10 Films That Majorly Inspired Arctic Monkeys’ Tranquility Base Hotel and Casino


Making a strong case for being the most cine-literate mainstream record in recent memory, the last album by ever evolving British rock outfit Arctic Monkeys, Tranquility Base Hotel + Casino, a sometime concept piece revolving around a mid century style hotel on the Moon, is a truly inspired vision that brilliantly infuses cinematic influences with alluring sonic experimentation. Taking on alter-ego moniker ‘The Martini Police’ as well as a number of other characters, the band explored a sound and style that was largely separate from anything they’d ventured into before.

If that sounds cinematic, it’s no coincidence. In fact, prior to the album’s release, the band held a small film festival featuring classic cinema that heavily inspired it, offering fans a few clues into their new cosmic vision. These were later cleverly translated into every live show during the subsequent tour, which transported the audience to somewhere between a 1970’s episode of The Old Grey Whistle Test and the lunar Hilton hotel from 2001: A Space Odyssey.

Yet, the films that informed the cryptic lyrics, lavish style and vivid atmosphere of Tranquility Base amount to far more than the aforementioned. From European arthouse to independent American classics, lyricist Alex Turner’s ingenious melding of visions created an absolute treat for cinema fans.

Below is a mixture of films featured in the band’s mini-festival and ones cited in interviews by them as having a particular bearing on the unique and visionary album.


1. World On A Wire (1973)

World on a Wire

One that had a sizable visual effect on Turner yet was barely cited is this celebrated Rainer Werner Fassbinder sci-fi epic. Originally a 2 part T.V. mini series, World On A Wire’s story of a man uncovering a technological conspiracy that alters reality through computer simulation is undoubtedly one of the most inventive, inspiring and jaw dropping entries into the entire science fiction canon.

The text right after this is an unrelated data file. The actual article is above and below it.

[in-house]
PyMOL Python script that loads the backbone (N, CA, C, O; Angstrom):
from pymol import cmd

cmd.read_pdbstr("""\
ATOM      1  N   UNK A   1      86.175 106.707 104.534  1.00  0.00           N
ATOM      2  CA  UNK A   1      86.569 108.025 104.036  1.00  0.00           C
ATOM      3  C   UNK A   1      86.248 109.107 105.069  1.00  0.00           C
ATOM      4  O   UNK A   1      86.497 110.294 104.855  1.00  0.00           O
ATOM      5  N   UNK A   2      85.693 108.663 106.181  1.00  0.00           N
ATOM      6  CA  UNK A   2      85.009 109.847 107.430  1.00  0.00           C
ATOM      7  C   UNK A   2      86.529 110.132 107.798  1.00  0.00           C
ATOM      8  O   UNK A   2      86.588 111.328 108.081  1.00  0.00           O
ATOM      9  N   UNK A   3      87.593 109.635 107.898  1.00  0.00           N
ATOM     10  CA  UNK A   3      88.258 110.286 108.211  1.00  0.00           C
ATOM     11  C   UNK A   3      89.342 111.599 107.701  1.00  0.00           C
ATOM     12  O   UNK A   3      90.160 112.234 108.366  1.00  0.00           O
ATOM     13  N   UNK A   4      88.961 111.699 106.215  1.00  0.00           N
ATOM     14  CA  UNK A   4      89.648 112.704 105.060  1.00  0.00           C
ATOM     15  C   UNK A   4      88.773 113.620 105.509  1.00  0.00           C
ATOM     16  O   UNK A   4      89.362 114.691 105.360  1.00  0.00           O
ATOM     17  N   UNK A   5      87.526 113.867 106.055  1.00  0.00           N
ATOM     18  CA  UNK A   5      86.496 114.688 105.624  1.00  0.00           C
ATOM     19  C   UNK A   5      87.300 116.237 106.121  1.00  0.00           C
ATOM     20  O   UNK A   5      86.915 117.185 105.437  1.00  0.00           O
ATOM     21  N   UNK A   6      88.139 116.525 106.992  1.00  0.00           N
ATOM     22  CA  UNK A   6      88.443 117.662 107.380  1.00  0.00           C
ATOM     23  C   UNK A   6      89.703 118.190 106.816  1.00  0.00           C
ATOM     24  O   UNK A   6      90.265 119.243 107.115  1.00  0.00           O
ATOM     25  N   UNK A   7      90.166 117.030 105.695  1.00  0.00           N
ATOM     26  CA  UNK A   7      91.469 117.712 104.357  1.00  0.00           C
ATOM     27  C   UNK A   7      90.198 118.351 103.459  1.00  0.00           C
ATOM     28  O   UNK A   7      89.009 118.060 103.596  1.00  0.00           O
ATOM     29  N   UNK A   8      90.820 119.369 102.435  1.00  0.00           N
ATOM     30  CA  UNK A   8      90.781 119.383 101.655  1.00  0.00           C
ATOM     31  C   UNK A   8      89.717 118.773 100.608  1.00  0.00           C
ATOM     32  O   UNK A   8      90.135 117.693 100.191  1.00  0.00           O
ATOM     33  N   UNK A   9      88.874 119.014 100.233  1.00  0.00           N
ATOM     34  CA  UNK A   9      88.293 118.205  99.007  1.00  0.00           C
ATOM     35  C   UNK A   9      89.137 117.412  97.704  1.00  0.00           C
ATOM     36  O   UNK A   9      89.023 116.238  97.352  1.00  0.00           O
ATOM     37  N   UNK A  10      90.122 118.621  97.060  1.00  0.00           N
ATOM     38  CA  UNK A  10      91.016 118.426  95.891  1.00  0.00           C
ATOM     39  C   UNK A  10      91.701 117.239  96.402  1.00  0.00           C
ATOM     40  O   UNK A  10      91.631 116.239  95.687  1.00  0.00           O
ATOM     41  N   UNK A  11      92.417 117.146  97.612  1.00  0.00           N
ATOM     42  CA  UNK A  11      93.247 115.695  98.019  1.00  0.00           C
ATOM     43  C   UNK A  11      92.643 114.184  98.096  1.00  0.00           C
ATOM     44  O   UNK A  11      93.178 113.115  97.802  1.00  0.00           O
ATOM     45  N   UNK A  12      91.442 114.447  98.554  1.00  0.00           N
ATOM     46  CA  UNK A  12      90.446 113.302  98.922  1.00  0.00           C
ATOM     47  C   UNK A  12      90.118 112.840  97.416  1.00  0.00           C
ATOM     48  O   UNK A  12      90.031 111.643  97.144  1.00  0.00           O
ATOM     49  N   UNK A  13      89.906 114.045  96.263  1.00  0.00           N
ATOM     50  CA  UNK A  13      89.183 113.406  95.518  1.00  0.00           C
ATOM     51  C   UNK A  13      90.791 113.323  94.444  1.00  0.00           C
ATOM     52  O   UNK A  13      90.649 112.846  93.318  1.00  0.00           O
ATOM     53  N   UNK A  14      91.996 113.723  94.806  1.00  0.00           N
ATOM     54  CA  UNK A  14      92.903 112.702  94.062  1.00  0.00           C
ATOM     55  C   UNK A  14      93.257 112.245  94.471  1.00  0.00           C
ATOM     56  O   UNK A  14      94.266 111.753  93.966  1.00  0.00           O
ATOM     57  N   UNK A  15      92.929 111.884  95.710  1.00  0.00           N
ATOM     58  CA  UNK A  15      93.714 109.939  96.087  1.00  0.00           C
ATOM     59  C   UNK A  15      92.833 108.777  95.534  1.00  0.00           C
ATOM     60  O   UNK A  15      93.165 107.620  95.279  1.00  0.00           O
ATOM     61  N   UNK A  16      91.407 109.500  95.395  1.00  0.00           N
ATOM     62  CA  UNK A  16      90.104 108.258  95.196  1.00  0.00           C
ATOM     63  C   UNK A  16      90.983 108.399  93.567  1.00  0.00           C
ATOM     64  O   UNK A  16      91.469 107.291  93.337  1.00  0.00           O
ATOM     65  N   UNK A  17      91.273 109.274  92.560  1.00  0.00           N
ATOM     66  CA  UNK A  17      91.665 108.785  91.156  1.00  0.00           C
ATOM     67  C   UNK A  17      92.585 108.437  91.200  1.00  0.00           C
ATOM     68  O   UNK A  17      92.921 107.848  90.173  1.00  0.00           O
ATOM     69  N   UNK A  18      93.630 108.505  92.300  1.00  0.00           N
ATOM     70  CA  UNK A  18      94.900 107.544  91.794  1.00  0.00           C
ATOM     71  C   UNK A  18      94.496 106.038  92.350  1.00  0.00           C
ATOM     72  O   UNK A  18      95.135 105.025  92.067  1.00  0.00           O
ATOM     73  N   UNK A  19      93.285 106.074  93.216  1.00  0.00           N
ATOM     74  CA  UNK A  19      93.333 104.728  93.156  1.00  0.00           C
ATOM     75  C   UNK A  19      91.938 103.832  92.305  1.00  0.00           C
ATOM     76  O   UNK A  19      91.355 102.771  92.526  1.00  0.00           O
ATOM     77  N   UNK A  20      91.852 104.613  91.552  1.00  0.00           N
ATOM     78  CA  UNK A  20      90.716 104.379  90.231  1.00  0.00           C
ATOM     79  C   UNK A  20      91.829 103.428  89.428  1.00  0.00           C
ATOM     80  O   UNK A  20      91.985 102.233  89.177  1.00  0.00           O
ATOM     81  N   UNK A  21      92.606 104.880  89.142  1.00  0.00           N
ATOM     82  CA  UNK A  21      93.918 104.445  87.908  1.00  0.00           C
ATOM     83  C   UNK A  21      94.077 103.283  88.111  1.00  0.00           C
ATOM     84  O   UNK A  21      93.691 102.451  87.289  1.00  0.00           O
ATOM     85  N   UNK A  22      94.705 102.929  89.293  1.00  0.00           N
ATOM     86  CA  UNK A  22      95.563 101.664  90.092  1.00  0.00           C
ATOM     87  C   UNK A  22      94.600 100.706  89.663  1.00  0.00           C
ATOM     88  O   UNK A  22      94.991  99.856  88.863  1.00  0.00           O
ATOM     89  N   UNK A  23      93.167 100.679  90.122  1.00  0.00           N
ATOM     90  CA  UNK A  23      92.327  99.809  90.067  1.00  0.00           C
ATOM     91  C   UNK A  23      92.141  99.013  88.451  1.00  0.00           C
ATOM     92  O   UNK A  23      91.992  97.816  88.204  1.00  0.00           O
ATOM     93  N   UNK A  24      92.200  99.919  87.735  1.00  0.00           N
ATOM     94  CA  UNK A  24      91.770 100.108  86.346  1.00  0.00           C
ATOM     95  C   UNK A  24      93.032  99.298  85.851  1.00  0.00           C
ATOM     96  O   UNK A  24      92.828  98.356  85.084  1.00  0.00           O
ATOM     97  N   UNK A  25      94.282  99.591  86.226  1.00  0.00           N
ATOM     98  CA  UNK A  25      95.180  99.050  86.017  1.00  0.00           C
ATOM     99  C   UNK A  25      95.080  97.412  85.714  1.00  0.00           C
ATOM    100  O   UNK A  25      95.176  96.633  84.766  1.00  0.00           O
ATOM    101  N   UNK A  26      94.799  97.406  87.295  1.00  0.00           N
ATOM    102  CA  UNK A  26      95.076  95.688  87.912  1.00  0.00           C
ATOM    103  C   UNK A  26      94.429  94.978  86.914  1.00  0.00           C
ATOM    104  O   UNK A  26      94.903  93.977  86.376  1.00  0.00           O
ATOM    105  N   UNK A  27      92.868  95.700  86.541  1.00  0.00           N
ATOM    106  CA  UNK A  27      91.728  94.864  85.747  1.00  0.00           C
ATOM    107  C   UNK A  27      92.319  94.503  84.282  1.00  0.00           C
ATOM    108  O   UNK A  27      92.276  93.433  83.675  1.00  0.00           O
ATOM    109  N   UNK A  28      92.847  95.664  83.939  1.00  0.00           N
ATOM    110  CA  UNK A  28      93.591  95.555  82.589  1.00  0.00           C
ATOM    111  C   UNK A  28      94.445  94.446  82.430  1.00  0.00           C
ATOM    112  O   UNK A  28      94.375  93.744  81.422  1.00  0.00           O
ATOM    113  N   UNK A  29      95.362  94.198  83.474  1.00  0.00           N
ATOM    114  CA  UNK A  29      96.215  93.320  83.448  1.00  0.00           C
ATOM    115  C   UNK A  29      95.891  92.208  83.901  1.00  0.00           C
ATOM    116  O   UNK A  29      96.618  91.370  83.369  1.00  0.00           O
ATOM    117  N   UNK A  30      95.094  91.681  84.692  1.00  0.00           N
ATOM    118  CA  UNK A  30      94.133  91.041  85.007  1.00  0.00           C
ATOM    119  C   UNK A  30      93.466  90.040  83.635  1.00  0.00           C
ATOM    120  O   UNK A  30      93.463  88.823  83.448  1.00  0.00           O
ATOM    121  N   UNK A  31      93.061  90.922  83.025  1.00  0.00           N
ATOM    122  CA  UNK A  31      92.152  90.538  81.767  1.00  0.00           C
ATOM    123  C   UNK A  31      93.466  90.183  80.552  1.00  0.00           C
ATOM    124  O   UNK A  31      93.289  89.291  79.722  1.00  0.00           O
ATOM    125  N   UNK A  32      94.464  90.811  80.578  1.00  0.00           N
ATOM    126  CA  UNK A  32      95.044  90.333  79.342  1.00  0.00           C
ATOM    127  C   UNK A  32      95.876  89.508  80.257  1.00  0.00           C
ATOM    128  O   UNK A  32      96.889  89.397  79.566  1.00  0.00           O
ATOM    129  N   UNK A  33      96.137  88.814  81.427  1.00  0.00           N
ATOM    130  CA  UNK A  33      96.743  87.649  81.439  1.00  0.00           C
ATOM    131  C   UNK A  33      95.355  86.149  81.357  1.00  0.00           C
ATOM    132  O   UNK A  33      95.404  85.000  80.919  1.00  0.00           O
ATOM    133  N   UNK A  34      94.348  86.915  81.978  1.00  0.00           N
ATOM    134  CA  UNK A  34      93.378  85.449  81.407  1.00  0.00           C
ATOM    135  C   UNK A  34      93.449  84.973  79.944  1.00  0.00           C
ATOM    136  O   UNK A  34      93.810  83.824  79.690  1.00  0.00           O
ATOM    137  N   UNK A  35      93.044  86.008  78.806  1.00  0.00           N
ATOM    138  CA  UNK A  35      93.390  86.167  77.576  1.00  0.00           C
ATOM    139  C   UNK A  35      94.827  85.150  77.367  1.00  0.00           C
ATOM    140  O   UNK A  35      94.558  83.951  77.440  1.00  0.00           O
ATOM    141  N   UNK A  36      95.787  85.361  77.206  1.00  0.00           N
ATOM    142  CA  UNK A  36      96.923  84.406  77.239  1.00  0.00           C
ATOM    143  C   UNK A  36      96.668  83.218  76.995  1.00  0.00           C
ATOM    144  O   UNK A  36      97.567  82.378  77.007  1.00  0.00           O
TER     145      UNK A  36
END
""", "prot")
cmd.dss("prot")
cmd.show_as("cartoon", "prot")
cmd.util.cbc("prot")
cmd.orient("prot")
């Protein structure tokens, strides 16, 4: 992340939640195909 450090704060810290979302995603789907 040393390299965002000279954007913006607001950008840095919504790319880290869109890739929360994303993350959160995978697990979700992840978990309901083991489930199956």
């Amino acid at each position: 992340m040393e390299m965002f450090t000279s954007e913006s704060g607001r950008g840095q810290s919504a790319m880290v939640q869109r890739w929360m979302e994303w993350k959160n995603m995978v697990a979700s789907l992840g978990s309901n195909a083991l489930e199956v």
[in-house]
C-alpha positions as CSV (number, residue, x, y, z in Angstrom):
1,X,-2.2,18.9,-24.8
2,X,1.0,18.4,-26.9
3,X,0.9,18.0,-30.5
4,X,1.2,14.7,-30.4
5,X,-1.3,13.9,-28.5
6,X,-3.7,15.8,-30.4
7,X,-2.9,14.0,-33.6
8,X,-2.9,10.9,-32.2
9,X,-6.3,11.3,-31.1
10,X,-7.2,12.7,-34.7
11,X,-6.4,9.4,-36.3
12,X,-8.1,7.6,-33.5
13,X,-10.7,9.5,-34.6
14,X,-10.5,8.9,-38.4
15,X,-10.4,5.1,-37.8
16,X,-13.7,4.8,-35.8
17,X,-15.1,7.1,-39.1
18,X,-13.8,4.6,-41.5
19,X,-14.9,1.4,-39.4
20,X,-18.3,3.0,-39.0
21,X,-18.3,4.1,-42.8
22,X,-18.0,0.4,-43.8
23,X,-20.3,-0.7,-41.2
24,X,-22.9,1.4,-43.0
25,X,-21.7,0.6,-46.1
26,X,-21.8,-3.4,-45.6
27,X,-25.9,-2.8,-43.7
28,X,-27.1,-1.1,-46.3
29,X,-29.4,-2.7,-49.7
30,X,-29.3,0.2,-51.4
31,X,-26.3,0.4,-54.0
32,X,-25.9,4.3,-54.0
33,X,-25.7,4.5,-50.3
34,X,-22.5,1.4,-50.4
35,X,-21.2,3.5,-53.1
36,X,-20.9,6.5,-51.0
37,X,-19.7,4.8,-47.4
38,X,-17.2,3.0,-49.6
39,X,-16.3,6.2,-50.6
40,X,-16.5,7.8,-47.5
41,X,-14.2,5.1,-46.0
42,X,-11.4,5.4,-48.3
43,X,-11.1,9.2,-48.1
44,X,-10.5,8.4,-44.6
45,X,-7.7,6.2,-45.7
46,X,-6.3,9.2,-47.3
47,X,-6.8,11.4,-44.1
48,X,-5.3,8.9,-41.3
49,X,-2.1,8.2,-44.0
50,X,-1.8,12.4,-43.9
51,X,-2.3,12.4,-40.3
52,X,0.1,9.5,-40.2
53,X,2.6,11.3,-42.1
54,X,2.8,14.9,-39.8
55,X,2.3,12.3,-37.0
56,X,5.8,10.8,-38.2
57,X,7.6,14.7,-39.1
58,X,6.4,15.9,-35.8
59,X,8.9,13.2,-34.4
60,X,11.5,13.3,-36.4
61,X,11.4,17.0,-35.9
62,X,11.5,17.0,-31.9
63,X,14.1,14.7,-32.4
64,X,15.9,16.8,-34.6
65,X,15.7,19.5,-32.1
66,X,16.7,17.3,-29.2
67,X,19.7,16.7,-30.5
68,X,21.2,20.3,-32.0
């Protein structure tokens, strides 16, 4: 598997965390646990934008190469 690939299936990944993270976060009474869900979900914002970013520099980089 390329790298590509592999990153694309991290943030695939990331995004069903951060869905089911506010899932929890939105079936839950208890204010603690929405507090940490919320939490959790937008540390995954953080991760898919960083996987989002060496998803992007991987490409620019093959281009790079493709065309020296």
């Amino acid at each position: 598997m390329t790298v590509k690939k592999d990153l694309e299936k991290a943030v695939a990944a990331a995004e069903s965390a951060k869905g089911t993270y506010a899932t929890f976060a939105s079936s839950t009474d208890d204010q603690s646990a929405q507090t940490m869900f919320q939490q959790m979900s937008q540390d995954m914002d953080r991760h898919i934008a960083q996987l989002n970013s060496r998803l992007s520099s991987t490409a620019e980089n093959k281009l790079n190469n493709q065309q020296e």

1970’s designs and clothing aside, Turner and Co. borrowed a lot from this forgotten slice of mind bending Euro cinema. Most obviously hinted at with a title drop during the aptly named song, ‘Science Fiction’, Fassbinder’s film comes into play in a major audio-visual sense for Tranquility Base.

The flashing red light, accompanied with a mechanical, synthesised keyboard note that brilliantly created a sense of anticipation near the beginning of the film, in a scene featuring a version of lead character Fred Stiller (Klaus Löwitsch) running back through a simulated world, crafted the same level of anticipation and excitement for every show of the Tranquility Base tour. Right after the lights went down, the venues were illuminated with the exact same mysterious sound and vision while the band eventually took to the stage, (dressed era appropriately for the 1970’s) in a perfect way to create a totally engrossing cinematic mystique for the live show. Add to that World On A Wire’s retro futuristic iconography, which is transported by the band through both inspired set design and typography, the later of which was directly lifted for the album’s marketing campaign, and it becomes a very clear connection to the album.